Amazing Grace and John Newton

John Newton 1725-1807

“Amazing grace! How sweet the sound
That saved a wretch like me!
I once was lost, but now am found;
Was blind, but now I see.

’Twas grace that taught my heart to fear,
And grace my fears relieved;
How precious did that grace appear
The hour I first believed!

Through many dangers, toils and snares,
I have already come;
’Tis grace hath brought me safe thus far,
And grace will lead me home.

The Lord has promised good to me,
His Word my hope secures;
He will my Shield and Portion be,
As long as life endures.

Yea, when this flesh and heart shall fail,
And mortal life shall cease,
I shall possess, within the veil,
A life of joy and peace.

The earth shall soon dissolve like snow,
The sun forbear to shine;
But God, who called me here below,
Will be forever mine.”

John Newton

The last stanza is by an unknown author; it appeared as early as 1829 in the Baptist Songster, by R. Winchell (Wethersfield, Connecticut), as the last stanza of the song “Jerusalem My Happy Home.”

“When we’ve been there ten thousand years,
Bright shining as the sun,
We’ve no less days to sing God’s praise
Than when we’d first begun.”


The following original narrative is by Chris Armstrong: Copyright © 2004 by the author of Christianity Today International/Christian History & Biography Magazine

The “Old African Blasphemer”

The “old African blasphemer.” This was how John Newton (July 23, 1725-December 21, 1807) often referred to himself in later life. Such a self-characterization may seem like false humility. After all, by 1800 no evangelical clergyman had gained more fame or exercised more spiritual influence than Newton. He was loved and trusted by thousands; he preached in one of the most prestigious parishes of London; young ministers competed to stay with him and learn under the spiritual master. But Newton knew well the darkness in the heart of every person.

The Early Years

John Newton was born in Wapping, London, an only child, in 1725. His mother, a pious Dissenter from the Anglican church, taught him to read Scripture and memorize Reformed catechisms and hymns. Together they attended an Independent (Congregational) church in London, at a time when barely one percent of that city’s population went to churches associated with that Puritan-derived group.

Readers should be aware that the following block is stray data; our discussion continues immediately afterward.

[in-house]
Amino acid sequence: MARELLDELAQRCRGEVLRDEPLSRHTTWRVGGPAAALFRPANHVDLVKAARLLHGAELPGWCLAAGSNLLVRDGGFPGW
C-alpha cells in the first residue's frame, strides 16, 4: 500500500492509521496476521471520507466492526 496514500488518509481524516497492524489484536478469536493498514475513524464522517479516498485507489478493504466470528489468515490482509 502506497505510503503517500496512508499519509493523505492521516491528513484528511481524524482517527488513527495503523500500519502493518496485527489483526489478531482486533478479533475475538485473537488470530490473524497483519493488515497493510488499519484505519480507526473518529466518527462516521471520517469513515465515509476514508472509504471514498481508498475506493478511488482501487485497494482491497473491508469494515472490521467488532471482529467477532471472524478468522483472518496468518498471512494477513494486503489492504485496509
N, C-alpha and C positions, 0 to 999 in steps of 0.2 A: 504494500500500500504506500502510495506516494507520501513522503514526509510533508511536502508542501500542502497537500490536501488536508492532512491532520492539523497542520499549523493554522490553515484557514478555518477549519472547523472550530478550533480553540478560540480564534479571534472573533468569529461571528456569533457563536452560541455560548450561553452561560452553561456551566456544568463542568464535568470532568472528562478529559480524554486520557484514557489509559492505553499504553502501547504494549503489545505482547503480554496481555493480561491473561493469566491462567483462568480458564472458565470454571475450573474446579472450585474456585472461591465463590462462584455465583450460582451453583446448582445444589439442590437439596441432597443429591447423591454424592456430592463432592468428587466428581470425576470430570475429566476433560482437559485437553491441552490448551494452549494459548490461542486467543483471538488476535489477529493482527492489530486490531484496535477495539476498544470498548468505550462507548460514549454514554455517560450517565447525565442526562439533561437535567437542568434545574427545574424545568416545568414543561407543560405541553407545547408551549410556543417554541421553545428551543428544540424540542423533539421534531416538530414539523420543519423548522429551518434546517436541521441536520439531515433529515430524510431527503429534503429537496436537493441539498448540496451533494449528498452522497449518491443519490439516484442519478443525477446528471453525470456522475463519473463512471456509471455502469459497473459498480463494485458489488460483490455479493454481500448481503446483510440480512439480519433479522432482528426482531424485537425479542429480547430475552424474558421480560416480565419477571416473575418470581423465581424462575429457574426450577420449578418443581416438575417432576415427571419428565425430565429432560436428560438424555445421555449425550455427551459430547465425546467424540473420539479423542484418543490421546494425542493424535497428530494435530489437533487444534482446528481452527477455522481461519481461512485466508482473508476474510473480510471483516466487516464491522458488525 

Tragically, at age 7, in July, 1732, Elizabeth Nee Seatclife Newton died of tuberculosis, leaving John motherless. The burden of child rearing became the responsibility of the less religious, and more indifferent care of his sea-captain father, John Newton. Captain Newton’s main solution was to take his son with him in his travels.

From age 11 to 17 John accompanied his father on five sea voyages that proved a stern and thorough education in seamanship. After the last voyage, Captain Newton retired.

In the long interims between each voyage, Newton was allowed by his stepmother to run free, and as a result Young Newton was able to get himself into significant adolescent trouble.

Though he fell repeatedly into temptation and sin during these formative years, there remained a religious element in his heart, instilled there by his godly mother. Newton constantly resolved to be different and start to live the life his mother had shown him.

On each of these occasions, he turned for a time to such Christian disciplines as prayer, reading Christian material, and the keeping of spiritual diaries. In all of these activities, he later remembered, his chief aim was not to please God, but to escape damnation. There was a war in the soul of young Mr. Newton. Like Saul of Tarsus he became a wretched man, torn between worlds.

Trying to Find a Personal Fortune

In 1742, John’s father retired from the sea and took a shore job with the Royal Africa Company. Captain John began to dream of a future for his son whereby he would eventually become a Member of Parliament. The long journey to Parliament would begin by learning how to oversee slaves, and grow sugar on a plantation in Jamaica. Captain Newton arranged for his son to go to Jamaica with a ship-owner from Liverpool, England, who had interests in both slaves and sugar. John could learn from him.